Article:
“What good will she be to us?’ says Marilla Cuthbert, who had commissioned a young orphan boy to help her brother on their farm, Green Gables. “We might be some good to her,” responds Matthew, Marilla’s sibling. Anne, the girl they got instead of a boy, has already captivated him just on the short ride back from the train station, as the character did with so many readers of Lucy Maud Montgomery novel “Anne of Green Gables.”
Hands down, Anne Shirley (that’s Anne with an “e!”) is one of literature’s most beloved characters. The orphan girl who charms her way into a home, a hometown and more is precocious, smart and downright adorable. Making this story into a musical is an added bonus for theatergoers, and the Cape Cod Theatre Company’s production of “Anne of Green Gables, The Musical” is like hitting the jackpot. (Credit for the script, music and lyrics: Norman Campbell and Donald Harron, with additional lyrics by Mayor Moore and Elaine Campbell.)
If you loved the book, you won’t be disappointed; the simple yet lovely songs are skillfully woven into the story and the story stays true to the book. Director Susan Kosoff has deftly transformed the CCTC/HJT stage into the town of Avonlea and all its residents are there.
Madison Mayer is absolutely spot-on delightful as Anne. The young actor is expressive, has a lovely singing voice and can dance. Mayer is one to keep an eye on; grab her autograph at the traditional meet-and-greet this theater has after the show. Mayer’s performance is splendidly complemented by the extremely talented group of actors who surround her. Wil Moser nails Gilbert Blythe’s frustrations with Anne and is a triple threat himself as he sings and dances with panache. The two have super chemistry. Celia Cota as Diana, Anne’s best friend, and Carrie Tully as Josie Pye were both striking in their own way, and each of these young actors (Kate Paxton, Perry Gill, Scarlet O’Malley, Susannah Brown, Quinn Schuyler, Tyler Brackett, Peter Vujs and Shaw Schuyler) have moments to shine, and shine they do.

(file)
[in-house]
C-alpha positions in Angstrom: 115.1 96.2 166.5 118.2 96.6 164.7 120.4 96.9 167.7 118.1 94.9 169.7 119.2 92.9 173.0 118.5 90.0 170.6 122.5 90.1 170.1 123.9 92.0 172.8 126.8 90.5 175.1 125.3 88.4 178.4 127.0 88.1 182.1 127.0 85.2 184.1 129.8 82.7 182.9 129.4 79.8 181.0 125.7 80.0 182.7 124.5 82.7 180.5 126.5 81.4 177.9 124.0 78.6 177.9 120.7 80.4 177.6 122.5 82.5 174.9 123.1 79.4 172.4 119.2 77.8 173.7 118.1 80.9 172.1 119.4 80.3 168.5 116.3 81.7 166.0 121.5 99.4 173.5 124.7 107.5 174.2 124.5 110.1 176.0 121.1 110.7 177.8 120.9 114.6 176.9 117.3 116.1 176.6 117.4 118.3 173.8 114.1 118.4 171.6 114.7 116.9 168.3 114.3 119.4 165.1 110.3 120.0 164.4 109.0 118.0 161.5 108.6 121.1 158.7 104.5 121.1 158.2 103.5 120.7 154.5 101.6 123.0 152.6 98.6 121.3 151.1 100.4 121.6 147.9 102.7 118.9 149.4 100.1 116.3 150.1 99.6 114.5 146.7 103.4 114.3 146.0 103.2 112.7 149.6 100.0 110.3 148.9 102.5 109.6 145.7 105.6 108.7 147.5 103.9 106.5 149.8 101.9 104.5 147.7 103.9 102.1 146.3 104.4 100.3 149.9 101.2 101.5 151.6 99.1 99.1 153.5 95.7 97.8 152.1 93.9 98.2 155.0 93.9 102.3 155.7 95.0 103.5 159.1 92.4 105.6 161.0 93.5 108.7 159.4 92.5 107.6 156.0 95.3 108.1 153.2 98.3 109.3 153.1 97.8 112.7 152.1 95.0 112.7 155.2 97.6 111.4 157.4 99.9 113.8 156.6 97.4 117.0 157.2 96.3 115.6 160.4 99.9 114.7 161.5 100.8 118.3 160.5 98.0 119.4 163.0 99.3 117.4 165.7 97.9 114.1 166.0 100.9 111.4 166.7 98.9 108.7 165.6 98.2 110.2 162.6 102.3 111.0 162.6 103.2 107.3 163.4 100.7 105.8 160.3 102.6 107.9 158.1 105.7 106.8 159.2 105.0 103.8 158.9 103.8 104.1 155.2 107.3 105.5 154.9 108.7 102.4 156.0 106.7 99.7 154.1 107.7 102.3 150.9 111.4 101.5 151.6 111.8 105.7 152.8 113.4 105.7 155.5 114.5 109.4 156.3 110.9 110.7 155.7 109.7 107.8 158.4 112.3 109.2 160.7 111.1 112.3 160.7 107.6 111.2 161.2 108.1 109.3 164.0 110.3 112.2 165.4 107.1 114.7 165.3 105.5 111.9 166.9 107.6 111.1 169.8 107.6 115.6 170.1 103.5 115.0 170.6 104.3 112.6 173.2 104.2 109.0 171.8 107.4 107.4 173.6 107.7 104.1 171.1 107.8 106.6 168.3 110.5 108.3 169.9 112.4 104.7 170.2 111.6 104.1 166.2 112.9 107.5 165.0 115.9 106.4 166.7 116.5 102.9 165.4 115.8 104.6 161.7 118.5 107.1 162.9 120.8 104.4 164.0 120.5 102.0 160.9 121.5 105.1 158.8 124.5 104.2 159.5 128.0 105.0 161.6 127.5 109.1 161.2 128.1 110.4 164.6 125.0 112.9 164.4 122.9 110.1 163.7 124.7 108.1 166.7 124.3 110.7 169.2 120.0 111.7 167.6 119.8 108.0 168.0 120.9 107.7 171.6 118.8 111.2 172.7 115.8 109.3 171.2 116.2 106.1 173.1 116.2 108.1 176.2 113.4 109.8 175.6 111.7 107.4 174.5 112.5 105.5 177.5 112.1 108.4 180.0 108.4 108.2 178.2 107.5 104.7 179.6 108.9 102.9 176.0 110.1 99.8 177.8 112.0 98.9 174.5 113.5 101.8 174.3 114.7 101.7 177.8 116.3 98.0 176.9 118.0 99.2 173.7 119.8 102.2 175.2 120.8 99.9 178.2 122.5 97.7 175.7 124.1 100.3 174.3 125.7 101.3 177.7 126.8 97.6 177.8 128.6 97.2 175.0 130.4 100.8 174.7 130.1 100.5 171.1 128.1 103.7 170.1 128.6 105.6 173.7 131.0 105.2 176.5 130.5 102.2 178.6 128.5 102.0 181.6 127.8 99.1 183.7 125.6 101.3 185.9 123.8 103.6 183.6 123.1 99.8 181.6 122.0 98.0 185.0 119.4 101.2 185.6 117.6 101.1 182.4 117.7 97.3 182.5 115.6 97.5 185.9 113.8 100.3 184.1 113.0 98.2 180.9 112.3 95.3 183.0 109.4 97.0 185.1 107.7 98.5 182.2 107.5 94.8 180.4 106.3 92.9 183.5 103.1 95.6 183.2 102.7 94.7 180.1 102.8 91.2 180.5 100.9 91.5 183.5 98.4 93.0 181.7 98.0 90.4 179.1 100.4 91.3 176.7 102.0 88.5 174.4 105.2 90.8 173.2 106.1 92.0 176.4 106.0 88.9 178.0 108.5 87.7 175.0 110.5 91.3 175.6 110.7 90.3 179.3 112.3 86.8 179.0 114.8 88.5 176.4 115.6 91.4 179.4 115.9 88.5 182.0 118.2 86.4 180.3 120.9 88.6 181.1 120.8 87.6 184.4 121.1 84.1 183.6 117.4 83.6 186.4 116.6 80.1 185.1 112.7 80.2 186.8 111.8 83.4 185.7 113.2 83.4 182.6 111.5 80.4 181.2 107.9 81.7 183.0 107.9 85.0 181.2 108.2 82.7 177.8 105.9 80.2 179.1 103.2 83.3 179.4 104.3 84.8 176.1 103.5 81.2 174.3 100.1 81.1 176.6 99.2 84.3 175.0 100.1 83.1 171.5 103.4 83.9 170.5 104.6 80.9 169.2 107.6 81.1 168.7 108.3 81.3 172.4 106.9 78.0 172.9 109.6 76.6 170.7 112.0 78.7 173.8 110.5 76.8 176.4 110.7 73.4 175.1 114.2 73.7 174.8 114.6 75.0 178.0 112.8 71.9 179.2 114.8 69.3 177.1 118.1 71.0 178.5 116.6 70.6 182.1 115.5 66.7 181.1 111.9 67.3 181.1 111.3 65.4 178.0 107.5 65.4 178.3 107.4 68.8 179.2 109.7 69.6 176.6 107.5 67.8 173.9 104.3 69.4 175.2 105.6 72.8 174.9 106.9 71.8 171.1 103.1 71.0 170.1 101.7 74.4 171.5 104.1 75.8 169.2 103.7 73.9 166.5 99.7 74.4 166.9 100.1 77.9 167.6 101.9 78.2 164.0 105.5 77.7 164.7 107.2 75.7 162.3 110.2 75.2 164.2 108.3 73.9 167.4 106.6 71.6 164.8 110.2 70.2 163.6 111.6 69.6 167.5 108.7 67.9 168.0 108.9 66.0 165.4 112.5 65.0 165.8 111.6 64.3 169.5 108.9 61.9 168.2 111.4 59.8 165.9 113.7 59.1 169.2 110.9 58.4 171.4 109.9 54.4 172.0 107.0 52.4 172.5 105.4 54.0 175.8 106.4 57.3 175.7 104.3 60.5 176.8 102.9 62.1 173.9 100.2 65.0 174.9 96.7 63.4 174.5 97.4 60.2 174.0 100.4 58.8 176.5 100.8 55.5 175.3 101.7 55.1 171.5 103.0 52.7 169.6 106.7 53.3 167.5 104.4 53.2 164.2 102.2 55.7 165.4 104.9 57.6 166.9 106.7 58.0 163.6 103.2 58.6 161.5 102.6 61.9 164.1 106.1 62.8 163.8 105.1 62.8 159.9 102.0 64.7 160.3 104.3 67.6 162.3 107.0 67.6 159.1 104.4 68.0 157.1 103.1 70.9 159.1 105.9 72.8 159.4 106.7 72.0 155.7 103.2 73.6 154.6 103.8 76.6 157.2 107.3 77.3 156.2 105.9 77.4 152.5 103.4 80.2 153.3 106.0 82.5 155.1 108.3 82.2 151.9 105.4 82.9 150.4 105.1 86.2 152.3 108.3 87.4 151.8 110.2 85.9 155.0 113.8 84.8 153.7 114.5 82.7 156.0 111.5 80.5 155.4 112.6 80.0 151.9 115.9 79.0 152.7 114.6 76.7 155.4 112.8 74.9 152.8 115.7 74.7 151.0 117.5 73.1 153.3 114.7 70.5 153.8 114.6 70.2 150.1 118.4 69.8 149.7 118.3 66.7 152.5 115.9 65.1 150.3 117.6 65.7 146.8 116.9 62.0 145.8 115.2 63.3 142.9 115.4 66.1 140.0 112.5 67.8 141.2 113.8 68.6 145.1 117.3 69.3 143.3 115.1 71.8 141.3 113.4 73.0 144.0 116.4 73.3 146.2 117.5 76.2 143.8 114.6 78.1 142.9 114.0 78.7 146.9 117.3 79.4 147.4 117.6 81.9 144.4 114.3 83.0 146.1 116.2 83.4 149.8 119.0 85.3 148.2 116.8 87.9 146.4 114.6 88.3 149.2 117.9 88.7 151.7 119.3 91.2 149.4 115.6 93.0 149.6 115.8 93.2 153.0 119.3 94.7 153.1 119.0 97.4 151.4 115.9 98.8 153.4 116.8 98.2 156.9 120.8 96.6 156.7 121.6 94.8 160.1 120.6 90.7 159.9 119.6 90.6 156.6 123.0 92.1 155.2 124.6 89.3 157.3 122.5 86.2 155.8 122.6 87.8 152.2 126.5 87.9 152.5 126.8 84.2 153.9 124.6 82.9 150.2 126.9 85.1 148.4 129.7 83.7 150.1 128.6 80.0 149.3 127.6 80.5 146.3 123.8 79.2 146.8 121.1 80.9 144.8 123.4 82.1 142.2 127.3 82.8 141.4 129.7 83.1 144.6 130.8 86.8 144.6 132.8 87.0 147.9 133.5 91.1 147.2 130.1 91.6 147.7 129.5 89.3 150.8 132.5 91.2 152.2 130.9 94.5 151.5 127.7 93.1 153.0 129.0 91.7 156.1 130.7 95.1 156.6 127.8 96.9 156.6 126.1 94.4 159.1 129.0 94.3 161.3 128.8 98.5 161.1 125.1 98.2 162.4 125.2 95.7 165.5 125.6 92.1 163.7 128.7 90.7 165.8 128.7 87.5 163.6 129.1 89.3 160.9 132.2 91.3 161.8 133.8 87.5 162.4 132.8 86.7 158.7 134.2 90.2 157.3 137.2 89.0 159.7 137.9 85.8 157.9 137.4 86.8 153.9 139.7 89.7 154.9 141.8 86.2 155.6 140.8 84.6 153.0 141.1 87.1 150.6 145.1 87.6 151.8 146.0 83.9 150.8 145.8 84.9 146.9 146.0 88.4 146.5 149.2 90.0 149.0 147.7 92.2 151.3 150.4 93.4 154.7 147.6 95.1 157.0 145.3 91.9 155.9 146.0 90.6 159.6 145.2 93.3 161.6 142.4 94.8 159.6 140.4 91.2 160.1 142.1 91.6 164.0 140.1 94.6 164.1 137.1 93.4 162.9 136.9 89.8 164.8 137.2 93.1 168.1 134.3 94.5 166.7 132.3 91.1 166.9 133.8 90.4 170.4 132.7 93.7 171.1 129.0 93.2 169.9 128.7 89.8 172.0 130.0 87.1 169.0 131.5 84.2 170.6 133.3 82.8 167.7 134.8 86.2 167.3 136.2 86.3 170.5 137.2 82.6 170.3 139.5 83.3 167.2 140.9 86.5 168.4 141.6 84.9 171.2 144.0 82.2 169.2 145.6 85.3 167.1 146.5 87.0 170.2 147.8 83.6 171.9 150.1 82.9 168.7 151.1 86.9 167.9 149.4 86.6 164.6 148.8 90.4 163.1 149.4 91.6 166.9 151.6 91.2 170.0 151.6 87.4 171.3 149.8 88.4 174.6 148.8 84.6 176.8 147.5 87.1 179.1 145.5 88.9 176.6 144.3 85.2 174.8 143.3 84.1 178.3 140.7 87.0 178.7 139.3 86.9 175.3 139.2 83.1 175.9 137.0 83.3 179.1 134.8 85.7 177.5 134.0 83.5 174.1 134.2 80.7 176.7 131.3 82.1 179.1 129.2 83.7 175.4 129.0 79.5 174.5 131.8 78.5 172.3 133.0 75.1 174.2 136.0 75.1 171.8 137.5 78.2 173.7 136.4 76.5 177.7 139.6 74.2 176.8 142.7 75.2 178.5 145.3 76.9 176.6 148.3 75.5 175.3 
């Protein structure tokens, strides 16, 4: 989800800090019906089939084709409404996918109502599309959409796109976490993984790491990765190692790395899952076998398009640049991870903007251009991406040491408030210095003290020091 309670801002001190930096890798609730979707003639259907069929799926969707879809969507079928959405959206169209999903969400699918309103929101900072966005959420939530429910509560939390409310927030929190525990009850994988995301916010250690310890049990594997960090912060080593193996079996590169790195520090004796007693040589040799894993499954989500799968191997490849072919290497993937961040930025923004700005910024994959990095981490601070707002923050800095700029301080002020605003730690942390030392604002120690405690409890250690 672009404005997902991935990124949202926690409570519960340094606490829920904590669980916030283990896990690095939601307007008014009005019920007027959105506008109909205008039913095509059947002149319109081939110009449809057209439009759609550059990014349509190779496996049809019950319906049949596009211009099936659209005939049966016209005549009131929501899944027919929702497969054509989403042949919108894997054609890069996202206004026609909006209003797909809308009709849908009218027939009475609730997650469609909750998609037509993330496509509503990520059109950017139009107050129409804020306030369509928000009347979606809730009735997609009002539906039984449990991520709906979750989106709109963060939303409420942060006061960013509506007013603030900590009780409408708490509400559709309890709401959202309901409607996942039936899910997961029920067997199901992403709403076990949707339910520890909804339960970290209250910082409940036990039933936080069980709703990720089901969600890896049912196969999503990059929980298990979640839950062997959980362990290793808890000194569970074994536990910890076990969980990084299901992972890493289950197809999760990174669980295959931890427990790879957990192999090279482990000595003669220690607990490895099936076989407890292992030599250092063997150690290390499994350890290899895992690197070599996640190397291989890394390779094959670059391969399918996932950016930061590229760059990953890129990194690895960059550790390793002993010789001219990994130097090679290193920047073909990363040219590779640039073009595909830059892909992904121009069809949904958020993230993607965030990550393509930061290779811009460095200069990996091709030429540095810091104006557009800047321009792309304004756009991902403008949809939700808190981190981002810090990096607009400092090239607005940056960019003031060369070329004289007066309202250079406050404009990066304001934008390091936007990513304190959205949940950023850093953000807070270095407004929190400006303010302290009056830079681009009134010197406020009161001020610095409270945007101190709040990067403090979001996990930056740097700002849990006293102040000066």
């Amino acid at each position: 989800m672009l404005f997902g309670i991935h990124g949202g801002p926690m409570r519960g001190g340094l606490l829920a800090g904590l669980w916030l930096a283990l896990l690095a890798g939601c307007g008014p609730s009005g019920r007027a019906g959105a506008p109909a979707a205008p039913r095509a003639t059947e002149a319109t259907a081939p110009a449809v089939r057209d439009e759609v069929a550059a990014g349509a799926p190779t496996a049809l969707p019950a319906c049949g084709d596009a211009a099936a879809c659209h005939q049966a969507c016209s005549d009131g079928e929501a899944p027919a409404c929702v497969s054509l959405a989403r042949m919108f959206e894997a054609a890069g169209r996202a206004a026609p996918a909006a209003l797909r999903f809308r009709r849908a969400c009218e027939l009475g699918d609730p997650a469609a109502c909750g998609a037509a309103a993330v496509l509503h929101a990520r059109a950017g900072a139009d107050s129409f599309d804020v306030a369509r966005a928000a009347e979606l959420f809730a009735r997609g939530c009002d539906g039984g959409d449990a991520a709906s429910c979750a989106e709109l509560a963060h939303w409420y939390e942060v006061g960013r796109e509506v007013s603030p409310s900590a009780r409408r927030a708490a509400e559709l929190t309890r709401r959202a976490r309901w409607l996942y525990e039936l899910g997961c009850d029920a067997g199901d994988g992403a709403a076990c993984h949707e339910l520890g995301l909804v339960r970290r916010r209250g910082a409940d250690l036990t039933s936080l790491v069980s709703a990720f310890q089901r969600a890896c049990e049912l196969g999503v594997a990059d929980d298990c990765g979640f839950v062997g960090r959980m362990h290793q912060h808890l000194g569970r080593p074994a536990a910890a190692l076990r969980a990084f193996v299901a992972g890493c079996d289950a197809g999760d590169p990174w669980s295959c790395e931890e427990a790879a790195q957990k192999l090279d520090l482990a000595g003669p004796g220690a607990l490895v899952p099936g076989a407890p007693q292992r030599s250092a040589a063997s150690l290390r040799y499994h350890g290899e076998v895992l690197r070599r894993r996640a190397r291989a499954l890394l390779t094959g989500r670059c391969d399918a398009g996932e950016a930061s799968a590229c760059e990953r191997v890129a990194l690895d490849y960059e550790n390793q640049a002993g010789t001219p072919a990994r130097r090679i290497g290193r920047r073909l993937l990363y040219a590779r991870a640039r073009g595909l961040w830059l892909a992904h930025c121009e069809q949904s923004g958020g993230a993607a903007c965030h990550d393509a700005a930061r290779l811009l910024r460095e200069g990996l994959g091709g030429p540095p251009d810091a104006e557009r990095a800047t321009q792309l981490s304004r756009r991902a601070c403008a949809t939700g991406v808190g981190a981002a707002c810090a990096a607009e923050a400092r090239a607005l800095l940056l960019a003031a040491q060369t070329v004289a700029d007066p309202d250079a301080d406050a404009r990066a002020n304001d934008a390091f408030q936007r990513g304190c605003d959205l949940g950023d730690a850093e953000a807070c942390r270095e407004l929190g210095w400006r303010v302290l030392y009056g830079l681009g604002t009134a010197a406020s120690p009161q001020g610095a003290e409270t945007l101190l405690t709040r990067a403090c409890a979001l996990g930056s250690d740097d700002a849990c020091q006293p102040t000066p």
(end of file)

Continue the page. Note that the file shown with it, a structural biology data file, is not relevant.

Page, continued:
The grown-ups in Avonlea are great, too. Jane Staab plays Marilla. What a treat it was to watch the stern woman slowly soften from the inside out. It’s a subtle transformation that grabs at your heartstrings. Paul Widegren is excellent as the softie Matthew. Watching Anne bring out the child in him was fun to see. Steph DeFerie as Rachel and Kathy Hamilton as Lucilla made us laugh, and the rest of the womenfolk (Jennifer Kangas, Sherrie Smith Scudder, Marissa Milkey, Fabienne Wilcox, Fran Covais Lautenberger with Diana Milkey some nights) were full of song and mischief as well. The men of the village (Jack Watts, Paul Anastasio, Alex Antonellis, and Jack Coughlin) joined in and added an additional layer of aplomb to the many song and dance numbers. The Act One closing production of “Ice Cream” was delicious. Kudos to Laurel Conrad for her choreography there, and again in the closing tableau for “If It Hadn’t Been For Me.” Dana McCoy as new teacher Miss Stacy gave off a joie de vivre that was contagious.
James P. Byrne’s set design conveyed so much and yet left lots of room for the grand ensemble numbers. Byrne’s lighting and J Hagenbuckle’s sound design, musical director Robert Wilder and his band (Amanda Kosloski and Tony Stevens), technical director Matthew Kohler, plus Lautenberger’s detailed period costumes all add up to one lavish production. Back stage these folks (Coughlin, stage manager; Hannah McLaughlin, light board; Fiona Pina Parker and Jack Kwaak, sound operators; and Rachel Simmons, crew) hit the cues and move the all the pieces reliably.
“Anne of Green Gables” is a true family musical. It’s two hours (with a 10-minute intermission) of feel-good fun. Grandma, grab your granddaughter and make this an outing for the two of you! Or bring the whole family!
"Anne of Green Gables, The Musical"
Through July 16, Tuesdays-Thursdays at 7 p.m., Fridays, Saturdays and Sundays at 4 p.m. No show on Tuesday July 4.
Information and reservations: 508-432-2002, ext. 2, www.capecodtheatrecompany.org